Deadly Nightshade Plants

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A variety of attractive plants commonly found in many yards and gardens are poisonous. Deadly nightshade is a flowering ornamental that is considered highly toxic. Placing this plant in your yard or garden is not recommended for those who have small children and pets that frequently spend time outdoors. Consuming any part of the deadly nightshade can produce toxic effects.

Identification

  • Deadly nightshade is also known as belladonna and by its scientific name of Atropa belladonna. This flowering ornamental produces green foliage, red sap and flowers in shades of reddish-purple or greenish-purple. Deadly nightshade produces attractive, glossy berries that are purple-black. This flower is often used in landscape settings as an accent plant.

Human Potential

  • Deadly nightshade plants are poisonous plants and consuming the flowers or leaves of the plant produces symptoms of plant poisoning. The berries contain the highest concentration of the toxic alkaloid tropane and atropine. Those who ingest parts of this plant may experience rapid pulse, dilated pupils, fever, dry skin, hot flushed skin, dry mouth, difficulty swallowing, burning of the throat and severe headache. People who have consumed portions of this plant died within a short time of ingestion.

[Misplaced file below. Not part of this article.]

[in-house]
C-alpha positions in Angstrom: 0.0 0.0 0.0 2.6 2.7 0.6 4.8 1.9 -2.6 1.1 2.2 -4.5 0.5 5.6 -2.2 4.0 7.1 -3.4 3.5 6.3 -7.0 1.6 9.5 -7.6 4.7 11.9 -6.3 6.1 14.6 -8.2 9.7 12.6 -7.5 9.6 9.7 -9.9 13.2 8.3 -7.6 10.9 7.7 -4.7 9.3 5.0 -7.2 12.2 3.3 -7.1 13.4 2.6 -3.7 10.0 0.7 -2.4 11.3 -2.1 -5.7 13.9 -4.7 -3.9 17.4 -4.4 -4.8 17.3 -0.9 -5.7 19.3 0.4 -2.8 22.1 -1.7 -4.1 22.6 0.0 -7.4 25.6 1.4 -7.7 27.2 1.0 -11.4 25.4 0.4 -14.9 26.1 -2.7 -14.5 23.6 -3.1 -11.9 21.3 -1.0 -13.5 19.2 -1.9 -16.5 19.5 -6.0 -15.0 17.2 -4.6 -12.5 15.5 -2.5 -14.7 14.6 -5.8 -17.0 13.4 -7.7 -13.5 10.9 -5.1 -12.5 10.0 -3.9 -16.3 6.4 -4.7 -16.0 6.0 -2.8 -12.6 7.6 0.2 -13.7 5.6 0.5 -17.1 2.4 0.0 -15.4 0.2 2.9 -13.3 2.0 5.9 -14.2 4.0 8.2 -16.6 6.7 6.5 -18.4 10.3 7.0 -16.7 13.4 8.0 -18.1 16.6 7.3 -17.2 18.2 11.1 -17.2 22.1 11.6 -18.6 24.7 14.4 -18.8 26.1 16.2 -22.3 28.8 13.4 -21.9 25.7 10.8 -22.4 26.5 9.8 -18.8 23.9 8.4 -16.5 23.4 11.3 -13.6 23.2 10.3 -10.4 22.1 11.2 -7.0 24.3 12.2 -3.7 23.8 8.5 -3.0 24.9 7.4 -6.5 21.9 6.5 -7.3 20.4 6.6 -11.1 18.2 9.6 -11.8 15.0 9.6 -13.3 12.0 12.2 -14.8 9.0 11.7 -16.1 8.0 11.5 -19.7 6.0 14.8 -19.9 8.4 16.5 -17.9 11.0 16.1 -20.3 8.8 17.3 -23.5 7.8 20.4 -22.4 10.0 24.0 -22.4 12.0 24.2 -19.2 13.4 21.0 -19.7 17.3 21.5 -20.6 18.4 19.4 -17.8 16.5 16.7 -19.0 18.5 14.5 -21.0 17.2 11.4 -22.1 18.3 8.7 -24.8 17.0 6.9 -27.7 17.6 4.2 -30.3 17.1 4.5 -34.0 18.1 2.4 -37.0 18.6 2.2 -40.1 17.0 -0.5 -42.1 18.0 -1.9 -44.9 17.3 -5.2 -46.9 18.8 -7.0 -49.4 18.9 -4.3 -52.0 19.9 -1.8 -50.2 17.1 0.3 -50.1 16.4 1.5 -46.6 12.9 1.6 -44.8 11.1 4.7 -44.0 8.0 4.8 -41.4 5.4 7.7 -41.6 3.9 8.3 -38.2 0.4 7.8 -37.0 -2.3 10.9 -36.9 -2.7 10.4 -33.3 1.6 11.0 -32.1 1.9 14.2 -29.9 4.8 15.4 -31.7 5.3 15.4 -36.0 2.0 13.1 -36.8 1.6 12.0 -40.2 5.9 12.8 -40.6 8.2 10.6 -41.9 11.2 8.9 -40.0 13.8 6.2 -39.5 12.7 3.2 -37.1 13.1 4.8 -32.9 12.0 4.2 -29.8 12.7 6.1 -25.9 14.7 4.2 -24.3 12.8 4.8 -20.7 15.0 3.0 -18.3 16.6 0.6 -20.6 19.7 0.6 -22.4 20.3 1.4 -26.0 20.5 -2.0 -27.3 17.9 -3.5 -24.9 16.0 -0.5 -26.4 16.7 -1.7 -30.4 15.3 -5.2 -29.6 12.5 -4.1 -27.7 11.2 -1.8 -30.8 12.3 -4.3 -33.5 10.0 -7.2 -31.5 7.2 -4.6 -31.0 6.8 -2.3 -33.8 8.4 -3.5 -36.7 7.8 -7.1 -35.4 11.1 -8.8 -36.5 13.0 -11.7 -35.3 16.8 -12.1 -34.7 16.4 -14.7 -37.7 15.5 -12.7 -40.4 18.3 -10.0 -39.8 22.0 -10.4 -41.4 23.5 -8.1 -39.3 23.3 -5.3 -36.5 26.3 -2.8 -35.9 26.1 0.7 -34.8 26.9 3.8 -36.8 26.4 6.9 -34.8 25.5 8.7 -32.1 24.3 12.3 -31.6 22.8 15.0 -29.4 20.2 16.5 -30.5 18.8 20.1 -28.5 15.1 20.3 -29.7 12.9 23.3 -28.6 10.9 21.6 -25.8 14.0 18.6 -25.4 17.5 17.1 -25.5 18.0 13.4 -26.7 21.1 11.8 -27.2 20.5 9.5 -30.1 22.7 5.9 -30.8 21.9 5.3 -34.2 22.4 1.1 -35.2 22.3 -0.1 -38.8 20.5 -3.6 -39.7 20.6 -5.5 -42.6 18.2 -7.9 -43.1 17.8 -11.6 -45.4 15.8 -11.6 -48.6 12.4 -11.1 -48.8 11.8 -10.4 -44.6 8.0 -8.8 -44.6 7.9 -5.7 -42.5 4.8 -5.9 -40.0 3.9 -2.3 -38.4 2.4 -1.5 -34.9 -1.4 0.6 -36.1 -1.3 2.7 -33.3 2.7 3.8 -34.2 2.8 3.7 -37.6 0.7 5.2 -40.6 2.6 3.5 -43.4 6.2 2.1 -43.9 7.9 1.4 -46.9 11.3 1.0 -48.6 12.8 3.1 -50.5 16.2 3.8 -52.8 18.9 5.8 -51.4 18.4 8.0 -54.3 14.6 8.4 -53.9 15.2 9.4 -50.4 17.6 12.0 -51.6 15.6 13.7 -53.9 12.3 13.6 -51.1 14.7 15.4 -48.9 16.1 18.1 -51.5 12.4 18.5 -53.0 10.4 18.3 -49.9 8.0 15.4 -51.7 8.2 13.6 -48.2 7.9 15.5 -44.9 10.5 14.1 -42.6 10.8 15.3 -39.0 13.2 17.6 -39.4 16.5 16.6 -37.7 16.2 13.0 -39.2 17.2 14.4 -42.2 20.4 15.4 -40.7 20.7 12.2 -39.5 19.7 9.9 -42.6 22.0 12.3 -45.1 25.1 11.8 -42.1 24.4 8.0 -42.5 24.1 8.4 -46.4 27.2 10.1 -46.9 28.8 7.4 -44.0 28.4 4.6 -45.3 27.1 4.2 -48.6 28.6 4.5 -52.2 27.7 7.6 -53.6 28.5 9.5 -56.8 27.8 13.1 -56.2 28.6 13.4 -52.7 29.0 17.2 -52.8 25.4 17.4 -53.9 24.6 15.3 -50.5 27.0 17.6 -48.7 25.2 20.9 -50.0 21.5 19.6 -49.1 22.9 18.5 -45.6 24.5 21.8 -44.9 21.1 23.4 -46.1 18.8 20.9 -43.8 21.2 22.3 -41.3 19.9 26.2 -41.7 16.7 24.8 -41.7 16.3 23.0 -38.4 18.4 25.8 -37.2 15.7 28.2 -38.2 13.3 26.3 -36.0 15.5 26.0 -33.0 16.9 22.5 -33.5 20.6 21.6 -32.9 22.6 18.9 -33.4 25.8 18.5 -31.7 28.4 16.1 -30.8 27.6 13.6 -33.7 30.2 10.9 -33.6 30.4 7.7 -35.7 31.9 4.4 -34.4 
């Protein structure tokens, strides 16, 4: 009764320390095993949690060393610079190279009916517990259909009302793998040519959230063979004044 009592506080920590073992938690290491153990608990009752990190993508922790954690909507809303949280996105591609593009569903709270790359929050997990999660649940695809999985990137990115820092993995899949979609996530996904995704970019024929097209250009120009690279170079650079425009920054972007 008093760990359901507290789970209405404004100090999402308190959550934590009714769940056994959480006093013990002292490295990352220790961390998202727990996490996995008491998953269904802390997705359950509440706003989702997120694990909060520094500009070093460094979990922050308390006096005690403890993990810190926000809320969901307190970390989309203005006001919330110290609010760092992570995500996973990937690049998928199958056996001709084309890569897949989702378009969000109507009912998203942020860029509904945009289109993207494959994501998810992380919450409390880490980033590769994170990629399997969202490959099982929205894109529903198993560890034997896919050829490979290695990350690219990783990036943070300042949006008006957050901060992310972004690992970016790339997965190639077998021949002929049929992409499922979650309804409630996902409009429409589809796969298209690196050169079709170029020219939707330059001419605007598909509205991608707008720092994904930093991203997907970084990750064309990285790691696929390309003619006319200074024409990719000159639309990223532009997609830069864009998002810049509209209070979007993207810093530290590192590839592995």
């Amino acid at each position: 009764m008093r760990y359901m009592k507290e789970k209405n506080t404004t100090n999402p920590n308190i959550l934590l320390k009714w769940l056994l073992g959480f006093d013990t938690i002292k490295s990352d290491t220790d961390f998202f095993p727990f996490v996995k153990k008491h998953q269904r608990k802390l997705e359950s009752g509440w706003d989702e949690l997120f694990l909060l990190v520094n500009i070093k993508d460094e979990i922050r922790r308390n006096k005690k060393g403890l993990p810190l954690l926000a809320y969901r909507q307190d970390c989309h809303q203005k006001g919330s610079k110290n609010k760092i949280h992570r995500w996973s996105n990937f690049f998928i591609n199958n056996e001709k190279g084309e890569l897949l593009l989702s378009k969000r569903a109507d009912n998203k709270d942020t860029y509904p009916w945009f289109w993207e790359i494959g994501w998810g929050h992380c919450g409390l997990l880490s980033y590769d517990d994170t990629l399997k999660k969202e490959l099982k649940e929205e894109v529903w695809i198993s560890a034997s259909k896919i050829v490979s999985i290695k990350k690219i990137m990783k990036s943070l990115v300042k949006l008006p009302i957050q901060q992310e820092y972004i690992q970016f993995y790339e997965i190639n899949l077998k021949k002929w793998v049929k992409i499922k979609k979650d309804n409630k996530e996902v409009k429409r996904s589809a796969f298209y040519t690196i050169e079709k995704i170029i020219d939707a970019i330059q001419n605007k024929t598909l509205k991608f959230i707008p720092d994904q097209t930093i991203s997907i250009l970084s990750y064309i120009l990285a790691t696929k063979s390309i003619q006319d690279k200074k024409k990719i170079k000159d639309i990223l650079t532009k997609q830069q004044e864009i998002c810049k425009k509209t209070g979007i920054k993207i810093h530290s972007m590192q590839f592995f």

Animal Potential

  • Deadly nightshade is a dangerous plant to have at home if you have pets. Deadly nightshade is poisonous to dogs, cats and horses. Animals that consume any portion of this plant may experience diarrhea, severe abdominal pain, gastrointestinal discomfort, excessive salivation, inappetence, confusion, weakness, slow heart rate, dilated pupils and central nervous system depression.

Considerations

  • Contact your doctor or veterinarian if deadly nightshade plants are consumed. This is important even if a small portion of the plant is consumed or no symptoms are yet present. Consuming plant material can also cause serious allergic reactions that may cause symptoms such as hives, wheezing, difficulty breathing, swelling of the lips, swelling of the tongue and swelling of the throat. Children are at an increased risk of choking on plant parts.

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